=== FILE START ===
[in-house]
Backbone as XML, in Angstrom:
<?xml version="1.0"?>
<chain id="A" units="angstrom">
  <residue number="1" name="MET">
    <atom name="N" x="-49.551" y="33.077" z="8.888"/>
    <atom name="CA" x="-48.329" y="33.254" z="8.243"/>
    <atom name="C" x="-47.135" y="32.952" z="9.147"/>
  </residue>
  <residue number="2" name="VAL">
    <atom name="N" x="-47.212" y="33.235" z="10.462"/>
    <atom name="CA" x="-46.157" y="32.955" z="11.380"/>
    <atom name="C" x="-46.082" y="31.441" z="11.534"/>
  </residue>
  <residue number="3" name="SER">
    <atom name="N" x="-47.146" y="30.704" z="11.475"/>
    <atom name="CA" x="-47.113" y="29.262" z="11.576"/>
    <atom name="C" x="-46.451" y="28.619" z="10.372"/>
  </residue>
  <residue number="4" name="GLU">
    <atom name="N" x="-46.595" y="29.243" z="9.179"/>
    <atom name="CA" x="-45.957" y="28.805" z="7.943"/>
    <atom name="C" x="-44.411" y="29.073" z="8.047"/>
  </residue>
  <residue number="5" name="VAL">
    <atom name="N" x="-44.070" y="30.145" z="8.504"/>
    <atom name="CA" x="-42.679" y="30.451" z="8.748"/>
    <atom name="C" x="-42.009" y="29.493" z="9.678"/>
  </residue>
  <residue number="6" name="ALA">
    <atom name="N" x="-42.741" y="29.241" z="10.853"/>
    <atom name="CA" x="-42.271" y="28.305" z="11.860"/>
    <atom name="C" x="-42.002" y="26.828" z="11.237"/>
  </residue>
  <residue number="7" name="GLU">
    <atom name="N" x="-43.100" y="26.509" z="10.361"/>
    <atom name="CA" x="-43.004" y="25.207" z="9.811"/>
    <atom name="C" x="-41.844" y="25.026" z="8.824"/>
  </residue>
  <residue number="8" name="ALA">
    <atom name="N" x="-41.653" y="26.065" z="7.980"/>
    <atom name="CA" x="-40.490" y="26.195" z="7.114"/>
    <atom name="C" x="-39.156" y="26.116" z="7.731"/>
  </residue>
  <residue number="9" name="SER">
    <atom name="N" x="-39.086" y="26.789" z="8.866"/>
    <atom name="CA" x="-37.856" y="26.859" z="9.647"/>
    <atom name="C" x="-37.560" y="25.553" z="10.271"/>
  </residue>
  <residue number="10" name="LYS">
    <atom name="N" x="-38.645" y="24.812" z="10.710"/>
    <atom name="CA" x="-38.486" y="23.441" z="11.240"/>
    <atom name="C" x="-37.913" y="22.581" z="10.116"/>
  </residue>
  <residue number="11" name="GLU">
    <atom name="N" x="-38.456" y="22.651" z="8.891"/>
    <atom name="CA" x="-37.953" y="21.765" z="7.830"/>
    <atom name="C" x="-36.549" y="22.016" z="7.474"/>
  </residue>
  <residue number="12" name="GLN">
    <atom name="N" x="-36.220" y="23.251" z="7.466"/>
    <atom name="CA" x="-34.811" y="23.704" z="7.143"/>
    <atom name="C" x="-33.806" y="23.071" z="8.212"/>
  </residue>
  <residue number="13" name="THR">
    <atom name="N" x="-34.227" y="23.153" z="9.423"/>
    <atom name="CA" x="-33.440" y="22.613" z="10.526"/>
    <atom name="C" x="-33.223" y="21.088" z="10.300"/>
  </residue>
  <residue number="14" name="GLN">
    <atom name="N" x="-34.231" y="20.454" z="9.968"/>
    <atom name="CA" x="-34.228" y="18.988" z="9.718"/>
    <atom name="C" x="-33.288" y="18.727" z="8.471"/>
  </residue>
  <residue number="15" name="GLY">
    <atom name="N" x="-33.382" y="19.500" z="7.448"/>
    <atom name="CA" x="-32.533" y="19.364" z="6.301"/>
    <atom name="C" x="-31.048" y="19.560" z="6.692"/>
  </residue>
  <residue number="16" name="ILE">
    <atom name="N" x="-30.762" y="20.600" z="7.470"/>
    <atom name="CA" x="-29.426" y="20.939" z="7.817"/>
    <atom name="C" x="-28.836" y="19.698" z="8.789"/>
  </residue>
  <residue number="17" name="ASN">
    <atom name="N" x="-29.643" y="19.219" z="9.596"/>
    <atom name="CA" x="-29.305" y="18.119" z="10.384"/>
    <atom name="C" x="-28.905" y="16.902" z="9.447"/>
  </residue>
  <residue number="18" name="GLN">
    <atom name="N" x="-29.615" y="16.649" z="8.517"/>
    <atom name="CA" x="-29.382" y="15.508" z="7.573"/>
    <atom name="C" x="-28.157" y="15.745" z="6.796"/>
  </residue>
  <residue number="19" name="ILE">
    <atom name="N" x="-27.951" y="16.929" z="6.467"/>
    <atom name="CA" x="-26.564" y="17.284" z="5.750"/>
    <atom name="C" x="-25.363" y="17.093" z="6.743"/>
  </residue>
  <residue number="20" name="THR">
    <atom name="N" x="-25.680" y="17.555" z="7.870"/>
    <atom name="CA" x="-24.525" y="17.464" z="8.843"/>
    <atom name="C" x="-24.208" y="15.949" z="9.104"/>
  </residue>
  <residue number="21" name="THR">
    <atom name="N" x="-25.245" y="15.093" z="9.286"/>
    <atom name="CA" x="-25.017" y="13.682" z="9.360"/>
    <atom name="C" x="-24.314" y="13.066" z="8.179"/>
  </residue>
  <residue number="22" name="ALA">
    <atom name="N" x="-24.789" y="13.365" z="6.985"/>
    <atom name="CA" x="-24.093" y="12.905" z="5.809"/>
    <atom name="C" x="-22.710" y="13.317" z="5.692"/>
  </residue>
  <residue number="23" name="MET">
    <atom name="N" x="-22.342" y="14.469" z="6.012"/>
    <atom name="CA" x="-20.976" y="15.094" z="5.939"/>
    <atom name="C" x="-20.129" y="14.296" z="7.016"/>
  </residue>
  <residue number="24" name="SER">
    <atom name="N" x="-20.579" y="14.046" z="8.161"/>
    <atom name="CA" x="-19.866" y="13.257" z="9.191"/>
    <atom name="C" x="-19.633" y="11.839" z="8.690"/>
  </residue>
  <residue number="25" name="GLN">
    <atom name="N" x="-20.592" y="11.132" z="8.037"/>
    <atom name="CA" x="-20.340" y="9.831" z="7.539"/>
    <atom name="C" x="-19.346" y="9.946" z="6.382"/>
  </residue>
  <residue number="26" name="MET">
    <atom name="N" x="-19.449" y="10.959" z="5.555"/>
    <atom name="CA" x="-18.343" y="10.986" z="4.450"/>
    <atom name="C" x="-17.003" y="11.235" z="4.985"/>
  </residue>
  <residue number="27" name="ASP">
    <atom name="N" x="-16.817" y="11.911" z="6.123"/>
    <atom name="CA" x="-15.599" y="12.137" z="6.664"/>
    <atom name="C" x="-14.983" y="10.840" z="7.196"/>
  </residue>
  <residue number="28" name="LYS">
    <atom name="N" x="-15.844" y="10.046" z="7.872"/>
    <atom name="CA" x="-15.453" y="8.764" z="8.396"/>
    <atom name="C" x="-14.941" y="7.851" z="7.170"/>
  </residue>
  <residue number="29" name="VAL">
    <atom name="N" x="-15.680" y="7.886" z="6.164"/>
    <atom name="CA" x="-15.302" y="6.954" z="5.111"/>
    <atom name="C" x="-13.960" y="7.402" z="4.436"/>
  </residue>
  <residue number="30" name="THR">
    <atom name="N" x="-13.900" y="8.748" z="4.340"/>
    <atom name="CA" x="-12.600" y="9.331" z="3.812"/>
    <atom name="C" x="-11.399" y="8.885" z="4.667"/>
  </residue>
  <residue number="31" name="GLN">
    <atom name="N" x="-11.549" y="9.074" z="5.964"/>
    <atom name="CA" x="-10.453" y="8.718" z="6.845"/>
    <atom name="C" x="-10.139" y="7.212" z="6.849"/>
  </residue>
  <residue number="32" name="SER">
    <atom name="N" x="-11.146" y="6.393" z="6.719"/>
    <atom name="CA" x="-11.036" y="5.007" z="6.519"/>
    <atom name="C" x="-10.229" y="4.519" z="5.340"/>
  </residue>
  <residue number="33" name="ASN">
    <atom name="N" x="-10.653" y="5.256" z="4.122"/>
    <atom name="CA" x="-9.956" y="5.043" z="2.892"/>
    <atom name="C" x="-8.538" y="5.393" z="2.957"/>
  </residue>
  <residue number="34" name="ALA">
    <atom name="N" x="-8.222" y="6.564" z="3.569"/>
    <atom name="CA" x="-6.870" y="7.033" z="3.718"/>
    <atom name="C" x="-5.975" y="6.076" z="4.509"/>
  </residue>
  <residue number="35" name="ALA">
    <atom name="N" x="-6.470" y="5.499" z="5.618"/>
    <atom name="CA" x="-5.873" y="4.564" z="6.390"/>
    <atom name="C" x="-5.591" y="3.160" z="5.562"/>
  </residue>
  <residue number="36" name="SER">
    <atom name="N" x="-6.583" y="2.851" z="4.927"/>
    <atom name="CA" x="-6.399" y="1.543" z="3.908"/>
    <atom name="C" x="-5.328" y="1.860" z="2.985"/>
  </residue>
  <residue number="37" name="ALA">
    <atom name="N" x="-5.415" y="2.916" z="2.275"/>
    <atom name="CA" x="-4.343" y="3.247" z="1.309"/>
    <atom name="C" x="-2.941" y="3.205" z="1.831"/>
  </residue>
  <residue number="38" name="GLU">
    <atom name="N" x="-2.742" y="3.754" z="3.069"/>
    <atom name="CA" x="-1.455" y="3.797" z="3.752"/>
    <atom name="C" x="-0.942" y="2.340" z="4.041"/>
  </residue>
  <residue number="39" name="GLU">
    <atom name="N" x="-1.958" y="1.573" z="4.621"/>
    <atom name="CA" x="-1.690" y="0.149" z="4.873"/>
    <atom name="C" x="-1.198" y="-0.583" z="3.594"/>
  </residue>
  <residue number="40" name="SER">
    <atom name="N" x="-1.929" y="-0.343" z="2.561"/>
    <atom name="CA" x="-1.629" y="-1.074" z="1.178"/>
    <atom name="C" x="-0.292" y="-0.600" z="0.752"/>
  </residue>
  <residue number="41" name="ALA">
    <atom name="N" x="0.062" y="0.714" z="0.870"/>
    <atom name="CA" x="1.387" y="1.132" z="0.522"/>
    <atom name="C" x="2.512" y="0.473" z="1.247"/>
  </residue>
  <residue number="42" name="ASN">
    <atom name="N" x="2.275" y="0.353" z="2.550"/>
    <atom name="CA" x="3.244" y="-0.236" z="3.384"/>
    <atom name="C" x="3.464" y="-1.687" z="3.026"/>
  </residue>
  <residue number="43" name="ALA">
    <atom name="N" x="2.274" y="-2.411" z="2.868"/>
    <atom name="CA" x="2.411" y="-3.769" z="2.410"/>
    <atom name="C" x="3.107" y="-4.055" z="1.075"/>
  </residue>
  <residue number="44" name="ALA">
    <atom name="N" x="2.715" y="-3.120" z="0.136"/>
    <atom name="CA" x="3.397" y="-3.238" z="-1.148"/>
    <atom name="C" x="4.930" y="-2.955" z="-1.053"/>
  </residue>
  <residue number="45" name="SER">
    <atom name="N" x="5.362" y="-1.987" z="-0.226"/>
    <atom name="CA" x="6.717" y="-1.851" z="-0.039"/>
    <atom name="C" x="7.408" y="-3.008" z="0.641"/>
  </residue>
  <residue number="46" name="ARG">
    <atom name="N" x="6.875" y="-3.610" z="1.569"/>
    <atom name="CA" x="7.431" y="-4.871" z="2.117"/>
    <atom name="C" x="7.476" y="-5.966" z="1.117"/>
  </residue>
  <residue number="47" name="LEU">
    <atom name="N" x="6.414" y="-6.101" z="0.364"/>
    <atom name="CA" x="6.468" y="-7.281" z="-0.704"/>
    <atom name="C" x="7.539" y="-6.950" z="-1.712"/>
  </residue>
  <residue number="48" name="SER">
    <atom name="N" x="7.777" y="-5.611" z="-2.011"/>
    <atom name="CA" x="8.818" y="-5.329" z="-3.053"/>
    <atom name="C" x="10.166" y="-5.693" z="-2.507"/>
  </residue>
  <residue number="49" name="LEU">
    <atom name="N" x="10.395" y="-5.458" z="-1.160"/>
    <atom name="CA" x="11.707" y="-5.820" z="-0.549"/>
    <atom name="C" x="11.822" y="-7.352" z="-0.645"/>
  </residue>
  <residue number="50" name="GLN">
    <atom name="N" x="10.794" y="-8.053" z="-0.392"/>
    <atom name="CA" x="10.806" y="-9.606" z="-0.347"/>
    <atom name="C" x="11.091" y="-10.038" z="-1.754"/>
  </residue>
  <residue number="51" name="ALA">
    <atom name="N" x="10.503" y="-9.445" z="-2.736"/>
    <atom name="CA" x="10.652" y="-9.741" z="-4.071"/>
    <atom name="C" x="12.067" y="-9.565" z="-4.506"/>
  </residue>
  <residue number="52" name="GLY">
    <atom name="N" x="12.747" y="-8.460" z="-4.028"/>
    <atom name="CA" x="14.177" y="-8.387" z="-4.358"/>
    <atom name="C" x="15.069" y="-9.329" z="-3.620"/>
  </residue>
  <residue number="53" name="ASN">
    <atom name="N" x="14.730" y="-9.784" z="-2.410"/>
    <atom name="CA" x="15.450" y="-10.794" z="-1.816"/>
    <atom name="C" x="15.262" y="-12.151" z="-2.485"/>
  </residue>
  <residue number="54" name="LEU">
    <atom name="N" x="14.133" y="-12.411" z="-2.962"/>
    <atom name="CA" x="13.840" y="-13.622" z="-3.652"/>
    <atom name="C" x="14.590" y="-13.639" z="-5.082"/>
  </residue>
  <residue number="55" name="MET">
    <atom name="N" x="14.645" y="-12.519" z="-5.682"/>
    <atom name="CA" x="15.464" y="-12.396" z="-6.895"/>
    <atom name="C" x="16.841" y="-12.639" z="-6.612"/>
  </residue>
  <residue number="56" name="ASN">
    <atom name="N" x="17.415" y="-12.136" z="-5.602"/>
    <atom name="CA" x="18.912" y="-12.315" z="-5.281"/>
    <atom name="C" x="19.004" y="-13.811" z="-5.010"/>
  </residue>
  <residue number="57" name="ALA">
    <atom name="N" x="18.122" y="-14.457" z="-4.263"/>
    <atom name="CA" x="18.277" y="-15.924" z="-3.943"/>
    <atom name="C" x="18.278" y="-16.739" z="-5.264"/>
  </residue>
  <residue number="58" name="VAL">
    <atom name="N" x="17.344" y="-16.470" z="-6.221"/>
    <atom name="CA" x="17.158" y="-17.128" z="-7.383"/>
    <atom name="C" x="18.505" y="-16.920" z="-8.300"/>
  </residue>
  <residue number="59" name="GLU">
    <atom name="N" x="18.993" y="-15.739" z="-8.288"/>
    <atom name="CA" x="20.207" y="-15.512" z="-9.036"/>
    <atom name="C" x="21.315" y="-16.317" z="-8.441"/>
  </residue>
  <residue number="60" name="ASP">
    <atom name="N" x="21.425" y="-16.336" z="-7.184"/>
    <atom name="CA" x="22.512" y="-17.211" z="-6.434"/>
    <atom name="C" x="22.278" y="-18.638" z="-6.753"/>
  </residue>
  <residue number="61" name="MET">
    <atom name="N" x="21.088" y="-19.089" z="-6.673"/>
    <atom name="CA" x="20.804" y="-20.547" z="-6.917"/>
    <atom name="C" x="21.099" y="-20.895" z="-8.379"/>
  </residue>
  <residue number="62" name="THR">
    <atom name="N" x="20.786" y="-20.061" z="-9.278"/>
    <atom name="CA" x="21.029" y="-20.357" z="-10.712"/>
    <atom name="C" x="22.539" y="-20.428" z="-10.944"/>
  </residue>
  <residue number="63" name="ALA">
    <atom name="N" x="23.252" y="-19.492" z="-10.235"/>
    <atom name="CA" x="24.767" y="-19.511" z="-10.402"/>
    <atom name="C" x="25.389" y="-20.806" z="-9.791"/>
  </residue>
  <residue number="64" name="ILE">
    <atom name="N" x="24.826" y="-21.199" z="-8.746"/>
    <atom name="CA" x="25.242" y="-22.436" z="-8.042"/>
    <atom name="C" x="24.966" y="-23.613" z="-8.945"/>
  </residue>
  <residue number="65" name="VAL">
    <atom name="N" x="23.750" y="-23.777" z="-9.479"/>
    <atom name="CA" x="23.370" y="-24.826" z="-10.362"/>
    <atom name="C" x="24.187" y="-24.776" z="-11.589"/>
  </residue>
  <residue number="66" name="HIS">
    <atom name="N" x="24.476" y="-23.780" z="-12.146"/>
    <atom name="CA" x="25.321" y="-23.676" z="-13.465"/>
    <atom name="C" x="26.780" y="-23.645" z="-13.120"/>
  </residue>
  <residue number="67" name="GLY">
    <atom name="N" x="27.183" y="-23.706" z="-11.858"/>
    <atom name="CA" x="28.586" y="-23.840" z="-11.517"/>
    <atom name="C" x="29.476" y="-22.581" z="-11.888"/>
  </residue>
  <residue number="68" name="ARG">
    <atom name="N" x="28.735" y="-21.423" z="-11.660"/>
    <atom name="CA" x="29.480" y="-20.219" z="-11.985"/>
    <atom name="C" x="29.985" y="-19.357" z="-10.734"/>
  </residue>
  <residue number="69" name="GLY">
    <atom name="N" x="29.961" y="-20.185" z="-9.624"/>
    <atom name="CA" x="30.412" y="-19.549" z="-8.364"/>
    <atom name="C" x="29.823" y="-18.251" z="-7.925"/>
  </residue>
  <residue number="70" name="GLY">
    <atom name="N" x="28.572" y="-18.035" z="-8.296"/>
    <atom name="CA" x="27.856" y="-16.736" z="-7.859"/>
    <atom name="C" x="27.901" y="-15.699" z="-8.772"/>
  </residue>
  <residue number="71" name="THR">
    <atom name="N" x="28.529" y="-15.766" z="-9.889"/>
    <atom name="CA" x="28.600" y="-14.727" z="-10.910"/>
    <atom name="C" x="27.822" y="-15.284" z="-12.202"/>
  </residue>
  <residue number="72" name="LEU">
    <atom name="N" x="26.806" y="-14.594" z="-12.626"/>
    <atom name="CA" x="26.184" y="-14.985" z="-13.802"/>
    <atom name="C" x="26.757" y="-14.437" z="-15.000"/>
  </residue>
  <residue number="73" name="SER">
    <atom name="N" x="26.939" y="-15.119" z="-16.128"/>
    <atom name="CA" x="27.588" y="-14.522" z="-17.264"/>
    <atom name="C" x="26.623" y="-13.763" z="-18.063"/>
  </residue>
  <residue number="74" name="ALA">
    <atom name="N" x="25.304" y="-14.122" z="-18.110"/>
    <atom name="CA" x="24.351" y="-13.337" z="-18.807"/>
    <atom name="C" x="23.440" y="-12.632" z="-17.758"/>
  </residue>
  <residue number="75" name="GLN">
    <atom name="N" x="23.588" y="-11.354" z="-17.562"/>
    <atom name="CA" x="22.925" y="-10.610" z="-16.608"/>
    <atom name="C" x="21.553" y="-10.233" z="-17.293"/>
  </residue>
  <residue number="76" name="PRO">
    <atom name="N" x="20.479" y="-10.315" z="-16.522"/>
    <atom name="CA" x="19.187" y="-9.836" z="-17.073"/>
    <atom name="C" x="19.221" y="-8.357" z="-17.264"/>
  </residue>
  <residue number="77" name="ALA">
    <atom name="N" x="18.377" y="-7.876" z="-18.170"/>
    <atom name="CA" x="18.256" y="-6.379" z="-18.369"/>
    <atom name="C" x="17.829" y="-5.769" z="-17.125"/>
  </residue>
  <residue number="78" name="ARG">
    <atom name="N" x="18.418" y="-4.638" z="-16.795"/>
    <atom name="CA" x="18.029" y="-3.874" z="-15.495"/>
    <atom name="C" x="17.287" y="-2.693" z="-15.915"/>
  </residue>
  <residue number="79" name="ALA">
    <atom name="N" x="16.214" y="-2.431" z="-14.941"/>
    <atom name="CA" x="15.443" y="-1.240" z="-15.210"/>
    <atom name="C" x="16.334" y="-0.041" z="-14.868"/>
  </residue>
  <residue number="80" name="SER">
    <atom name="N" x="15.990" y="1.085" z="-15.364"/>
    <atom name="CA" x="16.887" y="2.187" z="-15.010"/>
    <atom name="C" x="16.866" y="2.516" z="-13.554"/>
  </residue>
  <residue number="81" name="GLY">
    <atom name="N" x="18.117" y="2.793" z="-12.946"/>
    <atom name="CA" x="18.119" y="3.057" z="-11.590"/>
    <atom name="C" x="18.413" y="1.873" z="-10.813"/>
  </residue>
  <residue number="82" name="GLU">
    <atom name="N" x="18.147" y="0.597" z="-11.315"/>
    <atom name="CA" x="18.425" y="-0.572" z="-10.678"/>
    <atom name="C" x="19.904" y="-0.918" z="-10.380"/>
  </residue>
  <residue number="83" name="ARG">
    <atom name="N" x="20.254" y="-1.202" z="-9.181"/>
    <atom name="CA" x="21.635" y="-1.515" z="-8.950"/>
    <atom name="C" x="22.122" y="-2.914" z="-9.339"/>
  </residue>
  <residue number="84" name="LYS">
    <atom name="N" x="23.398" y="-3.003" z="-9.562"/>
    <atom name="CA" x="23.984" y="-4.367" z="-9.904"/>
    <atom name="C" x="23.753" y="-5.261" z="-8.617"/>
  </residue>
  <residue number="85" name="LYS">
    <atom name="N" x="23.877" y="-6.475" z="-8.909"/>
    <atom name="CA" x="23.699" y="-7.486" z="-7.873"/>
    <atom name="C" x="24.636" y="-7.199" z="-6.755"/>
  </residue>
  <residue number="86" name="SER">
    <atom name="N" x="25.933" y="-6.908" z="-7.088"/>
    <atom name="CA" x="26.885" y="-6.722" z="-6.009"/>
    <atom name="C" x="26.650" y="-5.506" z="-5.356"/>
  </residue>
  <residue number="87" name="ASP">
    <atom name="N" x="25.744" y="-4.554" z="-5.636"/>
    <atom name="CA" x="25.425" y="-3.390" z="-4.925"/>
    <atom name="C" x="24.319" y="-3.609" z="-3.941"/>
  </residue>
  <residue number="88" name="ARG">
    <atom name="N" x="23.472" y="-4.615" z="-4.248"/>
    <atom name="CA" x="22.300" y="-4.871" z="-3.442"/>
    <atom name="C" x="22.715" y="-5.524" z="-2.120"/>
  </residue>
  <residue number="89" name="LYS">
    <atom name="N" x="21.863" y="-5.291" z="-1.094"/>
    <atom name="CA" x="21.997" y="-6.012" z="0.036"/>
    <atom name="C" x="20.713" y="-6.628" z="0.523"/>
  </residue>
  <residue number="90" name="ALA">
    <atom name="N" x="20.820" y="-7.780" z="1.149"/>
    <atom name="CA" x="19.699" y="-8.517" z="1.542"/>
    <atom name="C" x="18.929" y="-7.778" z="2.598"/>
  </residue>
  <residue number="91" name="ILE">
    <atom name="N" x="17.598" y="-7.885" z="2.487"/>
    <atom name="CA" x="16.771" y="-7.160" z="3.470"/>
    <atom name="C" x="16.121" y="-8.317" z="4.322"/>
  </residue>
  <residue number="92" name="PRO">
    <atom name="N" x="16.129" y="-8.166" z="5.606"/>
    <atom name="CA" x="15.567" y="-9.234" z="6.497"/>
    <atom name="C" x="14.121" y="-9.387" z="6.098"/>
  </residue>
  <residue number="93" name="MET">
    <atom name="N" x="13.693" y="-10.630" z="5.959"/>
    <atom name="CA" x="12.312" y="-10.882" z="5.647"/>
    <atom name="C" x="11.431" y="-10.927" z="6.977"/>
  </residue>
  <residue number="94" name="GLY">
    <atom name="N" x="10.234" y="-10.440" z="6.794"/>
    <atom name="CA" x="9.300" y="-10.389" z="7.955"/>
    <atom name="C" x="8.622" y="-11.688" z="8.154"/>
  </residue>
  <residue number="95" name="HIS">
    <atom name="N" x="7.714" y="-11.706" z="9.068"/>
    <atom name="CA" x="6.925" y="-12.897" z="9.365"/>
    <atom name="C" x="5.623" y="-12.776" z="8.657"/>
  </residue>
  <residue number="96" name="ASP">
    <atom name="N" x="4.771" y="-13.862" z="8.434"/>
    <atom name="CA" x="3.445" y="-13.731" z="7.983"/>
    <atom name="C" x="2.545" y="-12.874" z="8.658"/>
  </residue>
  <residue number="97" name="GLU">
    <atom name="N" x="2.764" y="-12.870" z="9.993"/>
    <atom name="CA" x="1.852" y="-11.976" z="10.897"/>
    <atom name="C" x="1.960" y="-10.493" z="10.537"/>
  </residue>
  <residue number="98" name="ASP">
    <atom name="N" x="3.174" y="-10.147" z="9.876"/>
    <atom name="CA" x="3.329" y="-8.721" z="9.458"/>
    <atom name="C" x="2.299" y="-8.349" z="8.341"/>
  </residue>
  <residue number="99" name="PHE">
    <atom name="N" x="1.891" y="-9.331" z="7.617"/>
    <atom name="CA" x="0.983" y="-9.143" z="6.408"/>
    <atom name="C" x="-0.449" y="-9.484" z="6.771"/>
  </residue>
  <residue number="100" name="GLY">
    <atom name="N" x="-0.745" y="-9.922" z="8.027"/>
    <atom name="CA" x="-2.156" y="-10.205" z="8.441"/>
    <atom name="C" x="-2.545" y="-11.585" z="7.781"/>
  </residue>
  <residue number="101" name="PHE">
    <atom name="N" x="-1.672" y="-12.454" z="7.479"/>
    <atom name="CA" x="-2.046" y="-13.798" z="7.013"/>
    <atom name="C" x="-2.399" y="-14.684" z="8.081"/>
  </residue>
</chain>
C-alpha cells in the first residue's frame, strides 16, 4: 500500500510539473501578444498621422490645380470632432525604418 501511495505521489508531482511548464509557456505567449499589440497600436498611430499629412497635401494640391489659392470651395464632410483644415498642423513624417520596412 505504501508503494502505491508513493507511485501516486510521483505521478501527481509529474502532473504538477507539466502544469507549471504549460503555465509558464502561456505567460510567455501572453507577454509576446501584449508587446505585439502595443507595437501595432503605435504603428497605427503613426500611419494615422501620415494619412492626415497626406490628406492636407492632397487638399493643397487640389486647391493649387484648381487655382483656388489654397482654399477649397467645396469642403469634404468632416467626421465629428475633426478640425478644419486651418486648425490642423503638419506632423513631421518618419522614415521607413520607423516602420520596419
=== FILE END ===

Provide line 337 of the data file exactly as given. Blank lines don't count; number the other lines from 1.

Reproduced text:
    <atom name="CA" x="28.586" y="-23.840" z="-11.517"/>